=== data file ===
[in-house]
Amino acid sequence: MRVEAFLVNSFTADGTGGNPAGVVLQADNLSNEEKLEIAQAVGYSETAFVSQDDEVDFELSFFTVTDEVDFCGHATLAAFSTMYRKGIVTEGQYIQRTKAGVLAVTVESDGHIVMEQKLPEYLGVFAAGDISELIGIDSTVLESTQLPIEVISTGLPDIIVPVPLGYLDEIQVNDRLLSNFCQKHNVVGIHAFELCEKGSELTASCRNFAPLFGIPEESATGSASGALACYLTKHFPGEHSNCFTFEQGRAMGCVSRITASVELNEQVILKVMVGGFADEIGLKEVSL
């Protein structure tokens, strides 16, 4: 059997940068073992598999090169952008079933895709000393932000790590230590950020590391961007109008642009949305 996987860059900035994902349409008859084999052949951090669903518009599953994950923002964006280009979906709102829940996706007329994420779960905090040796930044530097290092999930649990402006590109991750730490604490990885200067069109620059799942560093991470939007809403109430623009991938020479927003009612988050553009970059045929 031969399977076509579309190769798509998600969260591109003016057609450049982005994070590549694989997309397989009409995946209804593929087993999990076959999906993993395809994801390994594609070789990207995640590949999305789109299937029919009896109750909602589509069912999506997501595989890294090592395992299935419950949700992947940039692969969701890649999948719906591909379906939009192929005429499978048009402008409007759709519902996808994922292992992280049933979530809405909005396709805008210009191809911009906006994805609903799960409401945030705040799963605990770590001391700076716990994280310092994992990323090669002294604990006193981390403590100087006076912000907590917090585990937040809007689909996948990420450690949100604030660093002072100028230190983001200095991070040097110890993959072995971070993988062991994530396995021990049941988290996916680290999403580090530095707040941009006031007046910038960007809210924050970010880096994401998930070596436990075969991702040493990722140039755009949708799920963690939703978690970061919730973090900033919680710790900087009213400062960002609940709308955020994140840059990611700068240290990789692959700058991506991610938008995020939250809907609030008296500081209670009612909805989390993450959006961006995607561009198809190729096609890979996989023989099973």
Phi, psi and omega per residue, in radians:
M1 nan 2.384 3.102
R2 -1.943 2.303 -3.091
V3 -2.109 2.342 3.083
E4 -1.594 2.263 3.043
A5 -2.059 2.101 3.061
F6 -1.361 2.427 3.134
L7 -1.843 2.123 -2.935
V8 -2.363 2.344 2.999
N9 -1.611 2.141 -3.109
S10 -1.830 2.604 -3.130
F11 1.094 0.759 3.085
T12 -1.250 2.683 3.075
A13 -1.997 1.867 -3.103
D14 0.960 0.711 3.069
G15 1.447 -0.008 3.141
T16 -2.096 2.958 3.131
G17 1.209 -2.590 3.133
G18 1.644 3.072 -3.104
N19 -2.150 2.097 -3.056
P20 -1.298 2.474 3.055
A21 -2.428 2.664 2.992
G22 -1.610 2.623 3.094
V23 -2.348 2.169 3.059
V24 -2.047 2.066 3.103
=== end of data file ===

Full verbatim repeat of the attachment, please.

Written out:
[in-house]
Amino acid sequence: MRVEAFLVNSFTADGTGGNPAGVVLQADNLSNEEKLEIAQAVGYSETAFVSQDDEVDFELSFFTVTDEVDFCGHATLAAFSTMYRKGIVTEGQYIQRTKAGVLAVTVESDGHIVMEQKLPEYLGVFAAGDISELIGIDSTVLESTQLPIEVISTGLPDIIVPVPLGYLDEIQVNDRLLSNFCQKHNVVGIHAFELCEKGSELTASCRNFAPLFGIPEESATGSASGALACYLTKHFPGEHSNCFTFEQGRAMGCVSRITASVELNEQVILKVMVGGFADEIGLKEVSL
């Protein structure tokens, strides 16, 4: 059997940068073992598999090169952008079933895709000393932000790590230590950020590391961007109008642009949305 996987860059900035994902349409008859084999052949951090669903518009599953994950923002964006280009979906709102829940996706007329994420779960905090040796930044530097290092999930649990402006590109991750730490604490990885200067069109620059799942560093991470939007809403109430623009991938020479927003009612988050553009970059045929 031969399977076509579309190769798509998600969260591109003016057609450049982005994070590549694989997309397989009409995946209804593929087993999990076959999906993993395809994801390994594609070789990207995640590949999305789109299937029919009896109750909602589509069912999506997501595989890294090592395992299935419950949700992947940039692969969701890649999948719906591909379906939009192929005429499978048009402008409007759709519902996808994922292992992280049933979530809405909005396709805008210009191809911009906006994805609903799960409401945030705040799963605990770590001391700076716990994280310092994992990323090669002294604990006193981390403590100087006076912000907590917090585990937040809007689909996948990420450690949100604030660093002072100028230190983001200095991070040097110890993959072995971070993988062991994530396995021990049941988290996916680290999403580090530095707040941009006031007046910038960007809210924050970010880096994401998930070596436990075969991702040493990722140039755009949708799920963690939703978690970061919730973090900033919680710790900087009213400062960002609940709308955020994140840059990611700068240290990789692959700058991506991610938008995020939250809907609030008296500081209670009612909805989390993450959006961006995607561009198809190729096609890979996989023989099973």
Phi, psi and omega per residue, in radians:
M1 nan 2.384 3.102
R2 -1.943 2.303 -3.091
V3 -2.109 2.342 3.083
E4 -1.594 2.263 3.043
A5 -2.059 2.101 3.061
F6 -1.361 2.427 3.134
L7 -1.843 2.123 -2.935
V8 -2.363 2.344 2.999
N9 -1.611 2.141 -3.109
S10 -1.830 2.604 -3.130
F11 1.094 0.759 3.085
T12 -1.250 2.683 3.075
A13 -1.997 1.867 -3.103
D14 0.960 0.711 3.069
G15 1.447 -0.008 3.141
T16 -2.096 2.958 3.131
G17 1.209 -2.590 3.133
G18 1.644 3.072 -3.104
N19 -2.150 2.097 -3.056
P20 -1.298 2.474 3.055
A21 -2.428 2.664 2.992
G22 -1.610 2.623 3.094
V23 -2.348 2.169 3.059
V24 -2.047 2.066 3.103